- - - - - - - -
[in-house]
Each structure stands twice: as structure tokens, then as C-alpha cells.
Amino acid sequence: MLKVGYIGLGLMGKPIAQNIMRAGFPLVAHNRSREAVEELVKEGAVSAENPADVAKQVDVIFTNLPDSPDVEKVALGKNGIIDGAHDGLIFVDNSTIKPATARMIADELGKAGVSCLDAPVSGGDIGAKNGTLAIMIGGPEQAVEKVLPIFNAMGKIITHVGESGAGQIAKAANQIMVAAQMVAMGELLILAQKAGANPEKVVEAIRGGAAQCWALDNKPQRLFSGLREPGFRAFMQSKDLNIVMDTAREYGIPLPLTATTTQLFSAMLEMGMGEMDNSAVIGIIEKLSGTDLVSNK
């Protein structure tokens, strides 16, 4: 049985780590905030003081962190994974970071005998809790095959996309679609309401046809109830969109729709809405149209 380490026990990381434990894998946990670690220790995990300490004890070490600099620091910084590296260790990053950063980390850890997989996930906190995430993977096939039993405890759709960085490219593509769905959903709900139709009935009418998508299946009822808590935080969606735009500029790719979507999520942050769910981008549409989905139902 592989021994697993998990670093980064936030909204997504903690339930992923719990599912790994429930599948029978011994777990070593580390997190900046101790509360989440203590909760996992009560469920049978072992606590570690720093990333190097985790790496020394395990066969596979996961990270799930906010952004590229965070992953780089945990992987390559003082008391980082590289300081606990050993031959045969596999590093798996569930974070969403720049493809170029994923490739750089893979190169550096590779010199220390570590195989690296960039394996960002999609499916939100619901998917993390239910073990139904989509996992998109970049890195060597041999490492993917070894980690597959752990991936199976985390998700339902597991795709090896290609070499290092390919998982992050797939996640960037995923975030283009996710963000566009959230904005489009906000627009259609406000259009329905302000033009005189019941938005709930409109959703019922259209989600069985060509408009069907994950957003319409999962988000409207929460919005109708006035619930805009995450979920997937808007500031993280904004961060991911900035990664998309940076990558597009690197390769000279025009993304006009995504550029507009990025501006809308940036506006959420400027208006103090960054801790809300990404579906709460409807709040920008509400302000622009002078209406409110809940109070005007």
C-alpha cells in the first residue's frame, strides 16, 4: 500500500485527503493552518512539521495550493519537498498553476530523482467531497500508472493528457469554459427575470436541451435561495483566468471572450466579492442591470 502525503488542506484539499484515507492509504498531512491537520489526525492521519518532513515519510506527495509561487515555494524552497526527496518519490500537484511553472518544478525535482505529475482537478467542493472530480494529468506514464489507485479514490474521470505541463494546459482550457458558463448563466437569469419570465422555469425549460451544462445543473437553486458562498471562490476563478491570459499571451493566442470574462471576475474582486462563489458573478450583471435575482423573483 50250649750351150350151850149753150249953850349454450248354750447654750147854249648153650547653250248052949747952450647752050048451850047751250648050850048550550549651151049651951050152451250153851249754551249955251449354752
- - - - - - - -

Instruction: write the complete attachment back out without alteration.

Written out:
[in-house]
Each structure stands twice: as structure tokens, then as C-alpha cells.
Amino acid sequence: MLKVGYIGLGLMGKPIAQNIMRAGFPLVAHNRSREAVEELVKEGAVSAENPADVAKQVDVIFTNLPDSPDVEKVALGKNGIIDGAHDGLIFVDNSTIKPATARMIADELGKAGVSCLDAPVSGGDIGAKNGTLAIMIGGPEQAVEKVLPIFNAMGKIITHVGESGAGQIAKAANQIMVAAQMVAMGELLILAQKAGANPEKVVEAIRGGAAQCWALDNKPQRLFSGLREPGFRAFMQSKDLNIVMDTAREYGIPLPLTATTTQLFSAMLEMGMGEMDNSAVIGIIEKLSGTDLVSNK
């Protein structure tokens, strides 16, 4: 049985780590905030003081962190994974970071005998809790095959996309679609309401046809109830969109729709809405149209 380490026990990381434990894998946990670690220790995990300490004890070490600099620091910084590296260790990053950063980390850890997989996930906190995430993977096939039993405890759709960085490219593509769905959903709900139709009935009418998508299946009822808590935080969606735009500029790719979507999520942050769910981008549409989905139902 592989021994697993998990670093980064936030909204997504903690339930992923719990599912790994429930599948029978011994777990070593580390997190900046101790509360989440203590909760996992009560469920049978072992606590570690720093990333190097985790790496020394395990066969596979996961990270799930906010952004590229965070992953780089945990992987390559003082008391980082590289300081606990050993031959045969596999590093798996569930974070969403720049493809170029994923490739750089893979190169550096590779010199220390570590195989690296960039394996960002999609499916939100619901998917993390239910073990139904989509996992998109970049890195060597041999490492993917070894980690597959752990991936199976985390998700339902597991795709090896290609070499290092390919998982992050797939996640960037995923975030283009996710963000566009959230904005489009906000627009259609406000259009329905302000033009005189019941938005709930409109959703019922259209989600069985060509408009069907994950957003319409999962988000409207929460919005109708006035619930805009995450979920997937808007500031993280904004961060991911900035990664998309940076990558597009690197390769000279025009993304006009995504550029507009990025501006809308940036506006959420400027208006103090960054801790809300990404579906709460409807709040920008509400302000622009002078209406409110809940109070005007």
C-alpha cells in the first residue's frame, strides 16, 4: 500500500485527503493552518512539521495550493519537498498553476530523482467531497500508472493528457469554459427575470436541451435561495483566468471572450466579492442591470 502525503488542506484539499484515507492509504498531512491537520489526525492521519518532513515519510506527495509561487515555494524552497526527496518519490500537484511553472518544478525535482505529475482537478467542493472530480494529468506514464489507485479514490474521470505541463494546459482550457458558463448563466437569469419570465422555469425549460451544462445543473437553486458562498471562490476563478491570459499571451493566442470574462471576475474582486462563489458573478450583471435575482423573483 50250649750351150350151850149753150249953850349454450248354750447654750147854249648153650547653250248052949747952450647752050048451850047751250648050850048550550549651151049651951050152451250153851249754551249955251449354752